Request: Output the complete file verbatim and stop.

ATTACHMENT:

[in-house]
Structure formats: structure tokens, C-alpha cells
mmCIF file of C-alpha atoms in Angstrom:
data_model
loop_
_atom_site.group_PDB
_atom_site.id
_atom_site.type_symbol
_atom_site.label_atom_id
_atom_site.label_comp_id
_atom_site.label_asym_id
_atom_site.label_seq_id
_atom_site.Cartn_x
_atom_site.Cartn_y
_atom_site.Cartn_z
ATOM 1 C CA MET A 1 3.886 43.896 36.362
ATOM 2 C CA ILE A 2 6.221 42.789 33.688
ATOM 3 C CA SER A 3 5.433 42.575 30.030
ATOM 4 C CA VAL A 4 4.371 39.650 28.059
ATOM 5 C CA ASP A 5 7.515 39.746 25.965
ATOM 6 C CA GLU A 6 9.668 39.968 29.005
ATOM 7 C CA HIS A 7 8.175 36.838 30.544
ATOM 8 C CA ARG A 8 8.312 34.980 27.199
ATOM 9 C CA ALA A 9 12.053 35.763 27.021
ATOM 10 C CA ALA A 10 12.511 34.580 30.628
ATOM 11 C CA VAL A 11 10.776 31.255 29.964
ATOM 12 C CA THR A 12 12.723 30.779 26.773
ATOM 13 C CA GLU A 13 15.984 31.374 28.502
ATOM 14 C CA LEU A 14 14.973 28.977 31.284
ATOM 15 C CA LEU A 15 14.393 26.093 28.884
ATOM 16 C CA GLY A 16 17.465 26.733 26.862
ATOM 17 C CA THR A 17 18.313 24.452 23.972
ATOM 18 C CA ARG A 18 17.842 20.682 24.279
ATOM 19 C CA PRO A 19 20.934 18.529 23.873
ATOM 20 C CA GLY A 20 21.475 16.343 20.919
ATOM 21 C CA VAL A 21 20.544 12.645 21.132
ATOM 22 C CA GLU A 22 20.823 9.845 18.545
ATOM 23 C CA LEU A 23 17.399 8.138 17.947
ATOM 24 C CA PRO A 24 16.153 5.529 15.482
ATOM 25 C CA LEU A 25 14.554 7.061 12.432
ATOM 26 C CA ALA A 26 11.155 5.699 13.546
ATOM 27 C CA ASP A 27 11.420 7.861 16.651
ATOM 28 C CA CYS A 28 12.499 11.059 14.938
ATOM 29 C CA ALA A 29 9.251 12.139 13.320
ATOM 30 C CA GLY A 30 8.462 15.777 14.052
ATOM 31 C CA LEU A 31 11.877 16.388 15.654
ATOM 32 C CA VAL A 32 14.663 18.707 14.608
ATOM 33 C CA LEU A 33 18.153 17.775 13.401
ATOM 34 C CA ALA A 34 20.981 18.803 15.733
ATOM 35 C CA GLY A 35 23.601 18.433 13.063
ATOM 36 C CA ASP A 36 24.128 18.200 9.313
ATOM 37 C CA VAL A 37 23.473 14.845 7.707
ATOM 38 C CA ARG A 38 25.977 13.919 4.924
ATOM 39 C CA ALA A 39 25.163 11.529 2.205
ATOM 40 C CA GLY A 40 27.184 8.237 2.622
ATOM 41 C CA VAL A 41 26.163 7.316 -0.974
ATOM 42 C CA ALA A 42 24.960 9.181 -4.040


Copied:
[in-house]
Structure formats: structure tokens, C-alpha cells
mmCIF file of C-alpha atoms in Angstrom:
data_model
loop_
_atom_site.group_PDB
_atom_site.id
_atom_site.type_symbol
_atom_site.label_atom_id
_atom_site.label_comp_id
_atom_site.label_asym_id
_atom_site.label_seq_id
_atom_site.Cartn_x
_atom_site.Cartn_y
_atom_site.Cartn_z
ATOM 1 C CA MET A 1 3.886 43.896 36.362
ATOM 2 C CA ILE A 2 6.221 42.789 33.688
ATOM 3 C CA SER A 3 5.433 42.575 30.030
ATOM 4 C CA VAL A 4 4.371 39.650 28.059
ATOM 5 C CA ASP A 5 7.515 39.746 25.965
ATOM 6 C CA GLU A 6 9.668 39.968 29.005
ATOM 7 C CA HIS A 7 8.175 36.838 30.544
ATOM 8 C CA ARG A 8 8.312 34.980 27.199
ATOM 9 C CA ALA A 9 12.053 35.763 27.021
ATOM 10 C CA ALA A 10 12.511 34.580 30.628
ATOM 11 C CA VAL A 11 10.776 31.255 29.964
ATOM 12 C CA THR A 12 12.723 30.779 26.773
ATOM 13 C CA GLU A 13 15.984 31.374 28.502
ATOM 14 C CA LEU A 14 14.973 28.977 31.284
ATOM 15 C CA LEU A 15 14.393 26.093 28.884
ATOM 16 C CA GLY A 16 17.465 26.733 26.862
ATOM 17 C CA THR A 17 18.313 24.452 23.972
ATOM 18 C CA ARG A 18 17.842 20.682 24.279
ATOM 19 C CA PRO A 19 20.934 18.529 23.873
ATOM 20 C CA GLY A 20 21.475 16.343 20.919
ATOM 21 C CA VAL A 21 20.544 12.645 21.132
ATOM 22 C CA GLU A 22 20.823 9.845 18.545
ATOM 23 C CA LEU A 23 17.399 8.138 17.947
ATOM 24 C CA PRO A 24 16.153 5.529 15.482
ATOM 25 C CA LEU A 25 14.554 7.061 12.432
ATOM 26 C CA ALA A 26 11.155 5.699 13.546
ATOM 27 C CA ASP A 27 11.420 7.861 16.651
ATOM 28 C CA CYS A 28 12.499 11.059 14.938
ATOM 29 C CA ALA A 29 9.251 12.139 13.320
ATOM 30 C CA GLY A 30 8.462 15.777 14.052
ATOM 31 C CA LEU A 31 11.877 16.388 15.654
ATOM 32 C CA VAL A 32 14.663 18.707 14.608
ATOM 33 C CA LEU A 33 18.153 17.775 13.401
ATOM 34 C CA ALA A 34 20.981 18.803 15.733
ATOM 35 C CA GLY A 35 23.601 18.433 13.063
ATOM 36 C CA ASP A 36 24.128 18.200 9.313
ATOM 37 C CA VAL A 37 23.473 14.845 7.707
ATOM 38 C CA ARG A 38 25.977 13.919 4.924
ATOM 39 C CA ALA A 39 25.163 11.529 2.205
ATOM 40 C CA GLY A 40 27.184 8.237 2.622
ATOM 41 C CA VAL A 41 26.163 7.316 -0.974
ATOM 42 C CA ALA A 42 24.960 9.181 -4.040